When a 70-year-old Bridgeport man returned to the third-floor apartment that had been his home for nearly two decades, the rental unit was locked and boarded up
is landlord had been foreclosed on. The blindsided renter was collateral damage.
Attorney Richard Tenenbaum of Connecticut Legal Services declined to name his dispossessed client but said similar incidents are being played out nearly every day in Connecticut.
“There are dozens, probably hundreds, of people being victimized because they don’t know what’s going on,” Tenenbaum said. “The number of evictions caused by foreclosures has probably doubled, at least, in the past few months.”
While the political debate about the foreclosure crisis has spotlighted the struggles of single-family homeowners who can’t keep up with their mortgage payments, it has rarely touched on the plight of the renter.
But a new study reveals that a third of Connecticut’s foreclosures — accounting for more than half of the total units foreclosed on — are for multiamily housing. In many of those cases, low-income families are being booted because their landlord fell behind on mortgage payments.
For the 14 months ending in March, 2,295 properties in Connecticut were foreclosed on or in the foreclosure process, and 760 of those properties, or 33 percent, were multi-family housing, according to the National Low Income Housing Coalition. Of the 3,495 housing units foreclosed on, 1,960, or 56 percent, were multifamily units.
“It’s an ignored part of the foreclosure crisis,” said Danilo Pelletiere, research director for the NLIHC in Washington, D.C.
After receiving a wave of phone calls from displaced families last summer, the NLIHC looked at foreclosure patterns throughout New England. In Massachusetts, 34 percent of foreclosures were on multi-unit properties. In Rhode Island, the rate was 41 percent. In more rural New Hampshire, multi-unit housing accounted for only 12 percent of foreclosures.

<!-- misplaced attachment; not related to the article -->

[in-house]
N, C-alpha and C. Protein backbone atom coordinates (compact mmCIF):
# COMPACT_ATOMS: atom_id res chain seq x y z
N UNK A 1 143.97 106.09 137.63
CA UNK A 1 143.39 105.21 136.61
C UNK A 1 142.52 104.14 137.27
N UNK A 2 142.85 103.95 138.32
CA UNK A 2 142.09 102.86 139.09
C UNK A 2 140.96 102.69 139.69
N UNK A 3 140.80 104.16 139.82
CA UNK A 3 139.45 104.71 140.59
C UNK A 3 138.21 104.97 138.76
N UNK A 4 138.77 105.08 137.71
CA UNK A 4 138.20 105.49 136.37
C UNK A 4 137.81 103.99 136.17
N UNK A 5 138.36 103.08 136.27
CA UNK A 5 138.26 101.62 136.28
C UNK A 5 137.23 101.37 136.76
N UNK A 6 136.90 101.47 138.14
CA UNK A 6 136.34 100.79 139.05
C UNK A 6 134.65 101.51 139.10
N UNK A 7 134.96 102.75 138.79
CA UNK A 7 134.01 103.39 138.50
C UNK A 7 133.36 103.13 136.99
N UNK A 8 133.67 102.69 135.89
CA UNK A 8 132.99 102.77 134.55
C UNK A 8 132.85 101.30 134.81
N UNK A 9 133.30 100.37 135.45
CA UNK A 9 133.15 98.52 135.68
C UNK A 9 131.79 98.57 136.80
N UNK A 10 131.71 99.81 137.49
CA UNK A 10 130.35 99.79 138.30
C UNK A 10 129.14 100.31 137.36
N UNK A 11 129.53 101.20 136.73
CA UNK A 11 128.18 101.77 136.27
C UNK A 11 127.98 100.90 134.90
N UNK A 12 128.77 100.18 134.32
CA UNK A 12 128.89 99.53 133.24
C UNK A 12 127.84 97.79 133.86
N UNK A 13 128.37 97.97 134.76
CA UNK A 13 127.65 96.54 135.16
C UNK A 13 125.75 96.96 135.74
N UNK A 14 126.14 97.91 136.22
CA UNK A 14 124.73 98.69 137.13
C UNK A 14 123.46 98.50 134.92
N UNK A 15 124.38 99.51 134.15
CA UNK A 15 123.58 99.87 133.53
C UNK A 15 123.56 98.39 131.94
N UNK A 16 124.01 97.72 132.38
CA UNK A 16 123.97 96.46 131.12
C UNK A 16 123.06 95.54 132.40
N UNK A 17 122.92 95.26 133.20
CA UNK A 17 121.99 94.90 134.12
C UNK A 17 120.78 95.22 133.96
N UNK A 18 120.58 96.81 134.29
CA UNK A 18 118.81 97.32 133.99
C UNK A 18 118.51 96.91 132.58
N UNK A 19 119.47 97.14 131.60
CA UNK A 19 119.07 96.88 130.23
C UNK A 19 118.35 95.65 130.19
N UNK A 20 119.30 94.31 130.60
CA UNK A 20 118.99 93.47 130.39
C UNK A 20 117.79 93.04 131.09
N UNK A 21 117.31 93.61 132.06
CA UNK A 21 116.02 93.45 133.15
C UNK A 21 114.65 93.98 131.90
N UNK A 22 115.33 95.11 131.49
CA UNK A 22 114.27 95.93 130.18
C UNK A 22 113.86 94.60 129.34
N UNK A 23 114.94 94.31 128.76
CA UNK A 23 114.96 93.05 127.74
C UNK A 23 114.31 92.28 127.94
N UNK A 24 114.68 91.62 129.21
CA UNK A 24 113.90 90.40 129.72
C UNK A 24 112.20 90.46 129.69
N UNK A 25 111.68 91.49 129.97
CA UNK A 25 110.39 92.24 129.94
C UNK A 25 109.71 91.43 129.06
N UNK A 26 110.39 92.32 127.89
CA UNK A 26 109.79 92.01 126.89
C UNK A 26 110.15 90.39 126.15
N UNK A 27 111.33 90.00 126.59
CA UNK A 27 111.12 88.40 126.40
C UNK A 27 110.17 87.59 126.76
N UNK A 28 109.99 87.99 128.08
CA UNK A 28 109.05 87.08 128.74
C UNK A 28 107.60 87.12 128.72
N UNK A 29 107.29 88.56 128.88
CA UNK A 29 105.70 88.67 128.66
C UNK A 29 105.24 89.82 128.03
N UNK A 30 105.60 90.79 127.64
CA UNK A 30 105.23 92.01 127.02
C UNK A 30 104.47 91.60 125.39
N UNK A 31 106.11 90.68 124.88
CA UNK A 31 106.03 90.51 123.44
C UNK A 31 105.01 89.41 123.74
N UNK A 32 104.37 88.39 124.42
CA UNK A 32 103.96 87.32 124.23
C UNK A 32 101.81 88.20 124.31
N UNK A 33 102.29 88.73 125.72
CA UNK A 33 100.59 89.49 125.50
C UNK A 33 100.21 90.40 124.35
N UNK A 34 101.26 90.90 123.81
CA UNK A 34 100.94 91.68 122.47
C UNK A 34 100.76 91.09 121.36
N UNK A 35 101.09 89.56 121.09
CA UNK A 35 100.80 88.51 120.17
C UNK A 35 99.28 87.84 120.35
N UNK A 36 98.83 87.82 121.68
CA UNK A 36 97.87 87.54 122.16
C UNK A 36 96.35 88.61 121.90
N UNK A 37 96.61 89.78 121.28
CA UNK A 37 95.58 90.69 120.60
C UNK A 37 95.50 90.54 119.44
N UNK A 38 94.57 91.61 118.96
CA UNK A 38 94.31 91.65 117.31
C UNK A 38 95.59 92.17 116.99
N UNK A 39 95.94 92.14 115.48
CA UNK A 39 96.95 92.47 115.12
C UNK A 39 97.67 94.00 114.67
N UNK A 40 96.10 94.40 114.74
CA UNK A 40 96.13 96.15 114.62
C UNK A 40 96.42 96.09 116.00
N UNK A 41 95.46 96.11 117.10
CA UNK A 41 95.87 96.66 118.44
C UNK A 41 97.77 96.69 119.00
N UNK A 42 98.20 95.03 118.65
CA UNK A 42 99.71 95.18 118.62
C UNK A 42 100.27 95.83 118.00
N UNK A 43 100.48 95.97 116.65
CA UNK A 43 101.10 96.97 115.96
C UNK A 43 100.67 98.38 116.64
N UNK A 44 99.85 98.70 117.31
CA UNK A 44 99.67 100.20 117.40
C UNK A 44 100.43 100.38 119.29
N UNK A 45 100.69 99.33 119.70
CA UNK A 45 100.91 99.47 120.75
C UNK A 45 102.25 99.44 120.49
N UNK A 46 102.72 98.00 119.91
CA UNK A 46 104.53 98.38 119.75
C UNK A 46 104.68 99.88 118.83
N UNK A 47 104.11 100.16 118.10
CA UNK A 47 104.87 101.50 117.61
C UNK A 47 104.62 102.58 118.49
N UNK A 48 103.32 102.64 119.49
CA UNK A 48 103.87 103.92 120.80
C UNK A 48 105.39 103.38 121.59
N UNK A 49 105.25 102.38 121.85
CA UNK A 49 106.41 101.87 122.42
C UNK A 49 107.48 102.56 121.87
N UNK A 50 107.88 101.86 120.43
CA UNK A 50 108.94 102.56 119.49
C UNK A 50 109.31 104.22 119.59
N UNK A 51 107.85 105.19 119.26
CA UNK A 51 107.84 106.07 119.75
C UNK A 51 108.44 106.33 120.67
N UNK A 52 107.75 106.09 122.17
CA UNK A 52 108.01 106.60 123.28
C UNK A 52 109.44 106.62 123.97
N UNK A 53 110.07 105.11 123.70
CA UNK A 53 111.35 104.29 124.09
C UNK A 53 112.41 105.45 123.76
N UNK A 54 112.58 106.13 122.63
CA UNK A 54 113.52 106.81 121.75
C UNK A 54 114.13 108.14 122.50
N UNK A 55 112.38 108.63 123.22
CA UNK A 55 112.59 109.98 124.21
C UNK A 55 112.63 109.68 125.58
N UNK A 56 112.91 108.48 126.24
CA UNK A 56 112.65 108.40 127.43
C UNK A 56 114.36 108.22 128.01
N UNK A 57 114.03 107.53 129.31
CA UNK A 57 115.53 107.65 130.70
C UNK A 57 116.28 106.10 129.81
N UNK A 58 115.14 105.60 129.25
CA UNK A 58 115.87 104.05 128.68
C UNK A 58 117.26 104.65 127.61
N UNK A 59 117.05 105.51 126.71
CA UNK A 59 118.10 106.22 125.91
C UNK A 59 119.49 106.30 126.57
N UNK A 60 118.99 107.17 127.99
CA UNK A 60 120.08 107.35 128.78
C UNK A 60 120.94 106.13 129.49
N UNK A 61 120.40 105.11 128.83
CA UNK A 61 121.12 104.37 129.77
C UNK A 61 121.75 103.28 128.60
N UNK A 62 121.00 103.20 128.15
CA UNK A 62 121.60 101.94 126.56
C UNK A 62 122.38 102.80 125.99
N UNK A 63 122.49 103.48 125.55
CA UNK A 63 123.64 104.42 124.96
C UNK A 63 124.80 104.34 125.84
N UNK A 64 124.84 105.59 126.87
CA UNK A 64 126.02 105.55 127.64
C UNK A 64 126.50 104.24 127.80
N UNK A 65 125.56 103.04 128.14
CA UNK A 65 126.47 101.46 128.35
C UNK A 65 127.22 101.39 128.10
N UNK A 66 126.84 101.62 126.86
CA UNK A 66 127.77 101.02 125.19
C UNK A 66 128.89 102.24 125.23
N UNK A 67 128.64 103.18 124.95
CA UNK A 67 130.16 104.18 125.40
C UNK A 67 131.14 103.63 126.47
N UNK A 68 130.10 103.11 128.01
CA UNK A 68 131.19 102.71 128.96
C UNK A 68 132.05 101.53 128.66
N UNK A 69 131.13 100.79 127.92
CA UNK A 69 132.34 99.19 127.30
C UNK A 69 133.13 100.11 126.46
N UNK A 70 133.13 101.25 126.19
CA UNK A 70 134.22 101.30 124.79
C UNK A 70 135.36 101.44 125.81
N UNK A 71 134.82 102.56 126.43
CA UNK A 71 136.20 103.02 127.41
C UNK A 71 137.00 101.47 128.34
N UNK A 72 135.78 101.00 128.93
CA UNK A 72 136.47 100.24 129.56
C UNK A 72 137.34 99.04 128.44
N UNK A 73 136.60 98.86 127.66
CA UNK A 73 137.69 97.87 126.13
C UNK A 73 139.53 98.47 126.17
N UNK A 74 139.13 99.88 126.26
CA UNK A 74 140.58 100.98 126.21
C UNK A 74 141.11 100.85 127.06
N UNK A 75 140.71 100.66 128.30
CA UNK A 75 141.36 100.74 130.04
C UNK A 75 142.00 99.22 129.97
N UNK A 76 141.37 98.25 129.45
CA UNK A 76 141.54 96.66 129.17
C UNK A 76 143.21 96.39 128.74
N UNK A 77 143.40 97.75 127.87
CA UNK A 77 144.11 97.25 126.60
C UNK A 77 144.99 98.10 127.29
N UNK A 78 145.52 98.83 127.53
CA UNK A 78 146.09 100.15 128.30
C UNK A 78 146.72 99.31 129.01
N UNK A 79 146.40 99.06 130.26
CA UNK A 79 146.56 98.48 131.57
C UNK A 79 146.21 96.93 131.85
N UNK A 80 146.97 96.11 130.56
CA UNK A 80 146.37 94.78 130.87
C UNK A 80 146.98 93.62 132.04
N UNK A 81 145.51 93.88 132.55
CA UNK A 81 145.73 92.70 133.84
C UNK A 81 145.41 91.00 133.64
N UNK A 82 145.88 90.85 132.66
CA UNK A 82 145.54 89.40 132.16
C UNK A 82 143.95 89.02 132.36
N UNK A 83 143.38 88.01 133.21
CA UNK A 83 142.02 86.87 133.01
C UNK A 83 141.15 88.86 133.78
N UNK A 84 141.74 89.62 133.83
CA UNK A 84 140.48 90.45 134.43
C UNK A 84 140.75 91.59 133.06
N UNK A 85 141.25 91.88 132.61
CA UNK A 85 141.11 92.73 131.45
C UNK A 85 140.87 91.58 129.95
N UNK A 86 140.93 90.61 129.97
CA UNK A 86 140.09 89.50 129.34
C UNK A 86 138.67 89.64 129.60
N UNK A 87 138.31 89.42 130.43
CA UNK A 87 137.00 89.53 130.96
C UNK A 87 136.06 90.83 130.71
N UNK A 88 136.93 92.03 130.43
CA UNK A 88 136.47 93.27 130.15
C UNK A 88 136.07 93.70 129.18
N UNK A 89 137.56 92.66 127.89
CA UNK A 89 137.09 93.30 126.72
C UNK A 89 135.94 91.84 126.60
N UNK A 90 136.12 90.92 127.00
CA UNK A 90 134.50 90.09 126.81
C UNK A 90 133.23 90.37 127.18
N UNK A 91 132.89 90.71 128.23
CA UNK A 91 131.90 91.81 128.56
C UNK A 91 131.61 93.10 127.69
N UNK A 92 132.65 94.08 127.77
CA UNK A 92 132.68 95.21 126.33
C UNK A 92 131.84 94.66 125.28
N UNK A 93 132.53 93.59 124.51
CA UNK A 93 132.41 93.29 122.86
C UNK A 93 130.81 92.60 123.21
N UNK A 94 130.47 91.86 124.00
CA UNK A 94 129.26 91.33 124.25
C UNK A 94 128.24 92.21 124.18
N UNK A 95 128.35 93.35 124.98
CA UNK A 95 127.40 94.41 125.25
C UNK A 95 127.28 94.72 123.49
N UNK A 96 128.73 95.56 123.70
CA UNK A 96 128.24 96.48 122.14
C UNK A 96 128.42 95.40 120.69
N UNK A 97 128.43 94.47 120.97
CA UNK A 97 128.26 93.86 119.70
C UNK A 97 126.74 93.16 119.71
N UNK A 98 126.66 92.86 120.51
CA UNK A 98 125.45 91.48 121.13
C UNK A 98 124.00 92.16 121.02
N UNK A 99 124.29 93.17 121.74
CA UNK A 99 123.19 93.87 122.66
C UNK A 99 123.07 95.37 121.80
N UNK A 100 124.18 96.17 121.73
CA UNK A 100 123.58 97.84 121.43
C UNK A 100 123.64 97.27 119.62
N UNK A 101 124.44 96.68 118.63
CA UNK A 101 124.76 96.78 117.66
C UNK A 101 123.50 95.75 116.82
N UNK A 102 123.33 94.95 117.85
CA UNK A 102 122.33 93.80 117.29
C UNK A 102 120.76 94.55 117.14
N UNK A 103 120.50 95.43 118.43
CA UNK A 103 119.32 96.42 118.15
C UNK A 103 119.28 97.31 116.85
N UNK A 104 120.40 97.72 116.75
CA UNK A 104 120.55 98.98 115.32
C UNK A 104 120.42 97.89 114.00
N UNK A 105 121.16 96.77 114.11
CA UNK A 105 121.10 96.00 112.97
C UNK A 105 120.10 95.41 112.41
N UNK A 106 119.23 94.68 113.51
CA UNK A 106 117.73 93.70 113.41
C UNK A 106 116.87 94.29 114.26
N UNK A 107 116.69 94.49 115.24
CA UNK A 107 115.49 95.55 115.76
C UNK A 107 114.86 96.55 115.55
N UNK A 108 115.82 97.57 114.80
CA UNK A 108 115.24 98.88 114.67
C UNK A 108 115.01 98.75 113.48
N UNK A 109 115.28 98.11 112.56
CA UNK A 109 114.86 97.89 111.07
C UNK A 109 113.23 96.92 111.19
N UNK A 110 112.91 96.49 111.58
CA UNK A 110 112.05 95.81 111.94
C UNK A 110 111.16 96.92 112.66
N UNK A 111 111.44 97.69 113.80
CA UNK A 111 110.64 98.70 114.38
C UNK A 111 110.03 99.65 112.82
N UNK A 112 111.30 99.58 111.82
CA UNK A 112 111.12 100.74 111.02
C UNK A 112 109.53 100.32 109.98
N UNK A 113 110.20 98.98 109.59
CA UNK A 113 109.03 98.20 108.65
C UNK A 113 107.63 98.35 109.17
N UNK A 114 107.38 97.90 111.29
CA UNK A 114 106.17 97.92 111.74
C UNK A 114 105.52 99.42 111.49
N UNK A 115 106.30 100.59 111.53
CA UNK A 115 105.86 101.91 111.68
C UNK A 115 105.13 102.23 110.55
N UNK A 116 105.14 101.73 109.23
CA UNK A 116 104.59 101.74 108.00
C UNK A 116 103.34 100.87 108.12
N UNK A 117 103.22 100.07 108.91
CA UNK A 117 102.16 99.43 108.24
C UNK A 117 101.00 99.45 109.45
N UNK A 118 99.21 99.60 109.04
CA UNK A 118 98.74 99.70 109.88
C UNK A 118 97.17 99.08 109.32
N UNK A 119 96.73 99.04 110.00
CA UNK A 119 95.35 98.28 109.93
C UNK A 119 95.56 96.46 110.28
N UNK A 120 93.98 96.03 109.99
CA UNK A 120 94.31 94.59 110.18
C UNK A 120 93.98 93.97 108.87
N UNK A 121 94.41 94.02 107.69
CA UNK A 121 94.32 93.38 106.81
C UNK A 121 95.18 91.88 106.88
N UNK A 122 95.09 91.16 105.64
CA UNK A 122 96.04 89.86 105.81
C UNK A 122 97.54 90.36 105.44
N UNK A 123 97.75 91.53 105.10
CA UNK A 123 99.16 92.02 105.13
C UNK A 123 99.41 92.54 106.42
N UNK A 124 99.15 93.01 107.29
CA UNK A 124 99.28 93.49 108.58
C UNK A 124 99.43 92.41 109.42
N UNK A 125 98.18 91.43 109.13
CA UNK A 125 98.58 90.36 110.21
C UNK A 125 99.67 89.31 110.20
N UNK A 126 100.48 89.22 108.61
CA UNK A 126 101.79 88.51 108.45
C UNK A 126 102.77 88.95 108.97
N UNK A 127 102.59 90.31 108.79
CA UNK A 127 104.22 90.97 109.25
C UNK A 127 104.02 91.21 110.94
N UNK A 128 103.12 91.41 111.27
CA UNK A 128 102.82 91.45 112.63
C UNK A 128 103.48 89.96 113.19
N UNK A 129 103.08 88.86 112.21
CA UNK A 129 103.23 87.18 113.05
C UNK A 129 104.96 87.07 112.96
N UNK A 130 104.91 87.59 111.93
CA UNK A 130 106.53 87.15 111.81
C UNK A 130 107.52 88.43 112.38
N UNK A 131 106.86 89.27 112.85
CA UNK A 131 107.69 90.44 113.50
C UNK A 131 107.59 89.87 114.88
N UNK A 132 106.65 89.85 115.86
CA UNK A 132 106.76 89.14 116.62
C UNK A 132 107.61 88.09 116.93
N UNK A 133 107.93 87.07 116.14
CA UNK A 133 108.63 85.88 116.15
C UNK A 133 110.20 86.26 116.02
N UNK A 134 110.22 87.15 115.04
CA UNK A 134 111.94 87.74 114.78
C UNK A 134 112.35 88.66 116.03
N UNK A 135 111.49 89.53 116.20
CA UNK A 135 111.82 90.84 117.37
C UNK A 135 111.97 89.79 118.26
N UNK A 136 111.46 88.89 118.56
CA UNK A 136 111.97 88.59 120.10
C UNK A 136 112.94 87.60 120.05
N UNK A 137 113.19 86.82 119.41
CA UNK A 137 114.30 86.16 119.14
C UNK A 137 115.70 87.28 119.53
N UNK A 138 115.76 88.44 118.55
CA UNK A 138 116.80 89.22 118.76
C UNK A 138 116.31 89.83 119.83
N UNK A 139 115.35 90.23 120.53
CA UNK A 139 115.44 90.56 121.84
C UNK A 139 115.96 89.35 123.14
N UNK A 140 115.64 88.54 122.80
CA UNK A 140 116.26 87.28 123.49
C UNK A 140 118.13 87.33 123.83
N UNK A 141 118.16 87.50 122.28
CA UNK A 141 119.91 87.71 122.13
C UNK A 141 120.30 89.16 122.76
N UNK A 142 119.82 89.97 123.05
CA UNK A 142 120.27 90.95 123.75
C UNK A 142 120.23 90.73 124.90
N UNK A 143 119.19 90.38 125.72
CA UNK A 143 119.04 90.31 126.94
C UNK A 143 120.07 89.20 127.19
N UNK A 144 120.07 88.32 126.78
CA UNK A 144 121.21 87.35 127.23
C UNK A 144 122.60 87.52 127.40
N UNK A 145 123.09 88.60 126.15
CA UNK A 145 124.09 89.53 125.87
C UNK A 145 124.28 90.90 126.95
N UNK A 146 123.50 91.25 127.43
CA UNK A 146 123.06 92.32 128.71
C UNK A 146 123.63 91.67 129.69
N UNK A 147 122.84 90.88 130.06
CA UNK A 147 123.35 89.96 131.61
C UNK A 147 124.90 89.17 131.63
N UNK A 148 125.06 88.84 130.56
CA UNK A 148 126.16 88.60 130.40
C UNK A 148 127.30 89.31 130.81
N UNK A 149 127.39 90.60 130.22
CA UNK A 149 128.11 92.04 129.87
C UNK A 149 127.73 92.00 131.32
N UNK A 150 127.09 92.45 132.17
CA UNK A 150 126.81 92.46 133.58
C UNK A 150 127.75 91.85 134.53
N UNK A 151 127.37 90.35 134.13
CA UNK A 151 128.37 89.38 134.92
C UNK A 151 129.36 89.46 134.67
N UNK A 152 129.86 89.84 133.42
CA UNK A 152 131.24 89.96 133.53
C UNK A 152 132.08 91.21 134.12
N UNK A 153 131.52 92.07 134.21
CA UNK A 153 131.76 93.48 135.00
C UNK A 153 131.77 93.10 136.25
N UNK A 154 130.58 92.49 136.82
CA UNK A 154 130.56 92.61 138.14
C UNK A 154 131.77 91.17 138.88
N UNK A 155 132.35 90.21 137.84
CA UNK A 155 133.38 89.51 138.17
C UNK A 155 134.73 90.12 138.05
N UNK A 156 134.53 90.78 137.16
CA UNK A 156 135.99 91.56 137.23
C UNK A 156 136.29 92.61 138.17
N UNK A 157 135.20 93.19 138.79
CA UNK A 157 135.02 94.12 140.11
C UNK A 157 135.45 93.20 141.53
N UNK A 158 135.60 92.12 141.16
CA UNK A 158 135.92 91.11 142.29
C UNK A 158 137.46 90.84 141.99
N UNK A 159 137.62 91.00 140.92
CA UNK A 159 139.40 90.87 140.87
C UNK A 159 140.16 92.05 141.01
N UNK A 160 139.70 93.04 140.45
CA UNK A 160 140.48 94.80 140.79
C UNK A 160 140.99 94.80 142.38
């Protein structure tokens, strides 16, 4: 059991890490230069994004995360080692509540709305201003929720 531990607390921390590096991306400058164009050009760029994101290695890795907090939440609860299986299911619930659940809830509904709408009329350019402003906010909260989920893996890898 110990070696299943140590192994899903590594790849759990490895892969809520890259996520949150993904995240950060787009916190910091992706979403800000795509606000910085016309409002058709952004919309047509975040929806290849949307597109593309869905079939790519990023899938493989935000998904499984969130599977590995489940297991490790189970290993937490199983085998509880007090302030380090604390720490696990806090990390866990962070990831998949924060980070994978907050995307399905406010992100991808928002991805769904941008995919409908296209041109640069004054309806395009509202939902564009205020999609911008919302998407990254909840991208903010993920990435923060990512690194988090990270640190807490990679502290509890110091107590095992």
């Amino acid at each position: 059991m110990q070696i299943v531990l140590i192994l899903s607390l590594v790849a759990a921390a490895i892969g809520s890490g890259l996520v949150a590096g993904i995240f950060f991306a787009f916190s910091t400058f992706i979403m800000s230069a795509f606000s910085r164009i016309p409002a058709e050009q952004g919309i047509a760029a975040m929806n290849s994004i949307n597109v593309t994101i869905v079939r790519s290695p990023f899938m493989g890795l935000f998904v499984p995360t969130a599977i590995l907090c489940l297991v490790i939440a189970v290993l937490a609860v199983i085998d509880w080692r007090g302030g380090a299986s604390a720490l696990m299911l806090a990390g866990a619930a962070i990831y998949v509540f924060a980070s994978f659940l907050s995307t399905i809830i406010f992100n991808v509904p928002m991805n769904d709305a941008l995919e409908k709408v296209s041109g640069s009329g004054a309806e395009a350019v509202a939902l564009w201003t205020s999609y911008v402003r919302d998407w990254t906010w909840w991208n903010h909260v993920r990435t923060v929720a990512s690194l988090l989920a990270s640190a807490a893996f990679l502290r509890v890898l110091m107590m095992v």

“The majority of these foreclosures for multi-unit housing are for two-, three- and four-unit homes.” Pelletiere said.
Renters in larger apartment buildings face a much lower risk of eviction after a foreclosure, said Michael Santoro, community development specialist for the state Department of Economic and Community Development in Hartford.
“We’re not talking about 60-unit complexes,” Santoro said. “If a complex like that is foreclosed on, the buyer loves the fact there are people living there and there is cash flow.”
When a foreclosure action begins in Connecticut against a landlord with tenants, those tenants are often referred to in the foreclosure documents as John or Jane Doe, said Tenenbaum of Connecticut Legal Services.
Named tenants, including the Does, generally lose their property rights along with their landlords, according to Raphael Podolsky, with the Legal Assistance Resource Center in Hartford. In short, renters often have no notice and limited legal protections.
Even if tenants are not referred to in foreclosure documents, they risk eviction because their leases are no longer valid.
“The people buying foreclosed properties want to flip the house and they feel it is more valuable when it’s empty,” Podolsky said, adding that vacancies can become a hazard in urban areas.
“They want to flip them, but they have to wait for a better market,” he said. “That means you have these properties that are vacated and boarded up. We’ve heard plenty of stories about these houses being vandalized and the neighborhoods start deteriorating.”
State and federal mortgage relief programs, including the $141 million bailout that passed through Connecticut’s General Assembly, are aimed at single-family residences.
But there are legal mechanisms that can protect renters, including a six-month stay of execution on evictions if the tenant is not the cause of the notice, Tenenbaum said. But few tenants are aware that they have a legal right to contest being thrown out, he added.
The state Department of Banking, which has been at the forefront of mortgage relief efforts since last fall, refers troubled renters to nonprofits that can help.
In particular, the Association of Community Organizations for Reform Now and the Neighborhood Assistance Corporation of America have been helping low-income families and actively calling for reform within the mortgage industry.